Mobile app tracking firm Flurry Analytics reports that it has seen a 66% spike in developer interest in Microsoft's Windows Phone 7 platform following the company's landmark partnership deal with Nokia last week.

While that may not seem like a huge leap when you consider how few developers have actually started creating apps for the nascent technology, it's worth noting that Android also started out on similar untested and uncertain footing. See for instance the chart below comparing the developer activity around three different mobile phone platforms -- Windows Phone 7, Android, and BlackBerry -- during their respective first five weeks of availability.

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Here's a key excerpt from the company's blog post detailing the findings.

"It is interesting to note the similarity in relative growth of Android and Windows Phone 7 project starts. When Flurry launched its support for Android in October 2008, there was doubt in the industry around the viability of Android as a development platform. Back then, the sentiment was that Android would capture market share as a mobile operating system, but not necessarily as an application development platform or an ecosystem where developers could thrive. 180,000 apps later, Android answered its critics.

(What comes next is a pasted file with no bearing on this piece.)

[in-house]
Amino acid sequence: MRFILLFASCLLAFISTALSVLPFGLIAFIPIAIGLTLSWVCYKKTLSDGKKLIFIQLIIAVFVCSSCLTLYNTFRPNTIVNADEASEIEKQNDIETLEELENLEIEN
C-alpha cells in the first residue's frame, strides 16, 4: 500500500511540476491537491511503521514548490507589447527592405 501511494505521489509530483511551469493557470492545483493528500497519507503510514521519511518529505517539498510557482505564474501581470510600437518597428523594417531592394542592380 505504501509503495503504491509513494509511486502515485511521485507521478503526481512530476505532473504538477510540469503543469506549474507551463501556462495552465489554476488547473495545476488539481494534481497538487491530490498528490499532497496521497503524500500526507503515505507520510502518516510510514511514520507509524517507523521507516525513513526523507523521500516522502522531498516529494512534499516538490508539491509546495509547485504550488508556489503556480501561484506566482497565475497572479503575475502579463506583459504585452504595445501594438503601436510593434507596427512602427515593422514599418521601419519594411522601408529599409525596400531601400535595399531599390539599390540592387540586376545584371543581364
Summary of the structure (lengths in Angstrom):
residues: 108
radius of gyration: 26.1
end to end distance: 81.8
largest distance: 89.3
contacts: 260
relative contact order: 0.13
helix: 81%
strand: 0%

Likewise, prior to today's announcement, many questioned the viability of Windows Phone 7 as an operating system that developers would support. Moreover, there was doubt that Microsoft as a company could muster enough momentum to gain relevance at this stage the mobile platform race. From Flurry's point of view, this week's spike in Windows Phone 7 developer activity shows that developers not only believe Nokia has given Microsoft Windows Phone7 a shot in the arm, but also that Nokia and Microsoft together can build a viable ecosystem."

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